It’s also interesting to note that in a very tangible way, Man gave life to Woman when he parted with one of his ribs, so that she might come into existence. And it has been eloquently noted that Eve was made from Adam’s side to rule with him, rather than from his foot to be dominated by him, or from his head to lord it over him. Instead, the First Couple was to be equal in every way.

God has always intended for there to be one “head of the household,” and it was not the man. It was also not the woman. The real head of the home was God.

From the beginning, God Himself has wanted to have the final say in marriages, in the large decisions as well as the small ones. He made Adam and Eve in His image, to show the world what He was like and to relate to one another exactly as the members of the Trinity relate. (Can anyone say which member of the Trinity is in charge of the other two?) After creating Adam and Eve, God gave them two instructions: “Be fruitful and multiply,” and, “Rule over everything in creation,” (Genesis 1:28). One will notice that in God’s command for the couple to rule over Eden, neither Adam nor Eve is given the position of CEO. They are simply told to rule together, side by side.

But eventually, Adam and Eve sinned. They ate from the Tree of Life and broke the one rule in the garden. No one is sure how long the first couple lived in bliss before they disobeyed God. But we do know that the next time we see the word “rule” in the text is when God pronounces a curse on their circumstances, (Genesis 3:16-19).

To the man, God says...

“Cursed is the ground because of you. In toil you will eat of it all the days of your life. Both thorns and thistles it shall grow for you. And you will eat the plants of the field. By the sweat of your face you will eat bread, till you return to the ground, because from it you were taken. For you are dust, and to dust you shall return.”

To the woman, God says...

“I will greatly multiply your pain in childbirth, in pain you will bring forth children. Yet your desire will be for your husband, and he will rule over you.”

No matter how greatly men may appreciate the upper-hand that word, “rule,” seems to bestow on them, God intended it to be a curse, not a blessing. Remember, God’s original plan for Adam and Eve was that they rule the garden together, while He Himself remained in charge over the whole operation.

Transfer these thoughts now to the average American household. Transfer them also to businesses, courts of law, entertainment venues, hospitals, political systems, synagogues and churches all around the world, and you will see that in every walk of life a pecking order exists in which men rule over women, and women are weary of it. Thus, we have a planet where women––with the same education as men, the same ability to discern God’s voice, the same giftedness, and capacity to influence, and desire to achieve, and call to change the world––are frequently silenced for no other reason than tradition. Is it any wonder women cry out bitterly against this pecking order? Should we be shocked by the wave of feminism that sweeps across our land? What a sad and bitter meal we serve to one another.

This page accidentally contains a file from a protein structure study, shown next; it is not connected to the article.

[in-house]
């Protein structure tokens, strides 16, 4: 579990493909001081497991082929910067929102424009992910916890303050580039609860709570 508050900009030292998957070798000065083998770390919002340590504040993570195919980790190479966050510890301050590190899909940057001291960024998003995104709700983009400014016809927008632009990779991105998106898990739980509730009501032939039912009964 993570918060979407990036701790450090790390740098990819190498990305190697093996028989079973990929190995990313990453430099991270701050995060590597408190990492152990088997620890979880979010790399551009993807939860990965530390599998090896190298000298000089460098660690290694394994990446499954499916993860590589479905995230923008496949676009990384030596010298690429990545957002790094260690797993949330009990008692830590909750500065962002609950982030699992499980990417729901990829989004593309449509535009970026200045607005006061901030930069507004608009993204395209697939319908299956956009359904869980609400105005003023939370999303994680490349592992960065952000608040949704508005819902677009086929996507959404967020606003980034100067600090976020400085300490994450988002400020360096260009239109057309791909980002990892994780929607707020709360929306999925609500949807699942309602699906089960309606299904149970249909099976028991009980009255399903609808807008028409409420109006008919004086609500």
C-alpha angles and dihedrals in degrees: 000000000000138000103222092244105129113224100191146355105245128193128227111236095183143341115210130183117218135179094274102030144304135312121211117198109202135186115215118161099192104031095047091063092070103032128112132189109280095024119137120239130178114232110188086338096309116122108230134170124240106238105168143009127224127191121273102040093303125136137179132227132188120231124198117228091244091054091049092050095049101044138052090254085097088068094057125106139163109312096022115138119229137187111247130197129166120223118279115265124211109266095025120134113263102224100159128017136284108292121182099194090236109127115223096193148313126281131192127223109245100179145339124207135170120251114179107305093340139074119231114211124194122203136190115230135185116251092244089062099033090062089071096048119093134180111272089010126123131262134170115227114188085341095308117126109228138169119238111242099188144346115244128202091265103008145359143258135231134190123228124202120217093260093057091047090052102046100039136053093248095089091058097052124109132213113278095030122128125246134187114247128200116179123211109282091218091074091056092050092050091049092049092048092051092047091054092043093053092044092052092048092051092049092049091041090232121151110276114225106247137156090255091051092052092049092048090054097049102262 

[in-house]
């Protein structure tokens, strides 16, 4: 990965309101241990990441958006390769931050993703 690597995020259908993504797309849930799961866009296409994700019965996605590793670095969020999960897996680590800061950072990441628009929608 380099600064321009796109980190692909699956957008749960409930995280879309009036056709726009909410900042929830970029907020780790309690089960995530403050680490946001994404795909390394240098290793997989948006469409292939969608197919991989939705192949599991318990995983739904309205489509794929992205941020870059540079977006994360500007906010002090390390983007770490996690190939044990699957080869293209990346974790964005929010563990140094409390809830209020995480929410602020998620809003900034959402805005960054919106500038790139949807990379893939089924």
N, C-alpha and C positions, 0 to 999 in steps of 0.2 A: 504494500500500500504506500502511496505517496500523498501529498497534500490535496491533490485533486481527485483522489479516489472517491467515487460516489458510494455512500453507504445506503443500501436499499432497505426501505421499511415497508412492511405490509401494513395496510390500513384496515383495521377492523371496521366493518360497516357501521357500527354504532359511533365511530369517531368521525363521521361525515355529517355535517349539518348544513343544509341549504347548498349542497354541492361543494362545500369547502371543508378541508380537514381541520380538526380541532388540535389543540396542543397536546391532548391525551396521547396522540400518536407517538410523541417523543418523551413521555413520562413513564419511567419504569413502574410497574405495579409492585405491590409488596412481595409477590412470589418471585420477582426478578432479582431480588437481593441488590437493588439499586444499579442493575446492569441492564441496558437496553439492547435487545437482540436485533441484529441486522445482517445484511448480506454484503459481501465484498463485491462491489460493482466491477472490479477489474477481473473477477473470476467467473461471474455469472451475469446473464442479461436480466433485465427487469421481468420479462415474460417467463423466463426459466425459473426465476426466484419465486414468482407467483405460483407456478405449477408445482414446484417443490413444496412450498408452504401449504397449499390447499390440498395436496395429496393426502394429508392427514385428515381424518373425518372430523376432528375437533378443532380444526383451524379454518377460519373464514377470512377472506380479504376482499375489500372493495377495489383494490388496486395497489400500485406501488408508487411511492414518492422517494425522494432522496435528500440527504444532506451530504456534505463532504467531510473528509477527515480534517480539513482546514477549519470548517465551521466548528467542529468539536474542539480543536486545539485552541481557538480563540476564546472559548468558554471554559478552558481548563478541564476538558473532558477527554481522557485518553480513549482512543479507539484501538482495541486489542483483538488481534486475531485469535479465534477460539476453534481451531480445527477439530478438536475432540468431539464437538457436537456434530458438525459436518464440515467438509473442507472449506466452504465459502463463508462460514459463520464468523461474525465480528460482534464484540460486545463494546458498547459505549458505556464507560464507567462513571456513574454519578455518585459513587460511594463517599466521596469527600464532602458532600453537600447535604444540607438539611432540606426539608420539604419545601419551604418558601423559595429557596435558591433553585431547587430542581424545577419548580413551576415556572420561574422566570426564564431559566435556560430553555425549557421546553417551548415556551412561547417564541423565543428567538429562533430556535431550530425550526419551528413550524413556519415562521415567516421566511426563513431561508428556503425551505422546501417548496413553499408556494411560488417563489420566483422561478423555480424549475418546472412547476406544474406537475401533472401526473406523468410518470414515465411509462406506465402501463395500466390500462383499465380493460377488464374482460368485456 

This brings us to our third burger on the menu, and it is the one that Cindy and I find most appetizing. It is a savory sandwich, every bit as good for the soul as it is for the senses. I have never met a person who, after his or her first bite, didn’t immediately want more. In fact, this burger is not only appealing, but from the beginning it was meant to be singularly appealing––the only option on the menu. If you were to read through its list of ingredients, you would see there is not one trace of feminism or chauvinism in it:

1/3 lb grace

1/3 lb humility

1/3 lb love

And 10 pounds of togetherness

It is a simple recipe that has been passed down from a time when God was the head of every relationship in the garden, sin had not yet been tasted, and our only responsibilities were to love one another, listen to God, and do exactly as He told us. Sadly, it may be a long time before the majority of couples choose this option from the menu. But in the meantime…

C and I will have “The Garden Burger,” please.

1 Comment

Will C
Will C
May 10, 2023

It's good you know Jesus. There will be at least 3 of us in heaven.

You, William Cunningham (Historical Theology author), and me (Will Cunningham from North Carolina)

bottom of page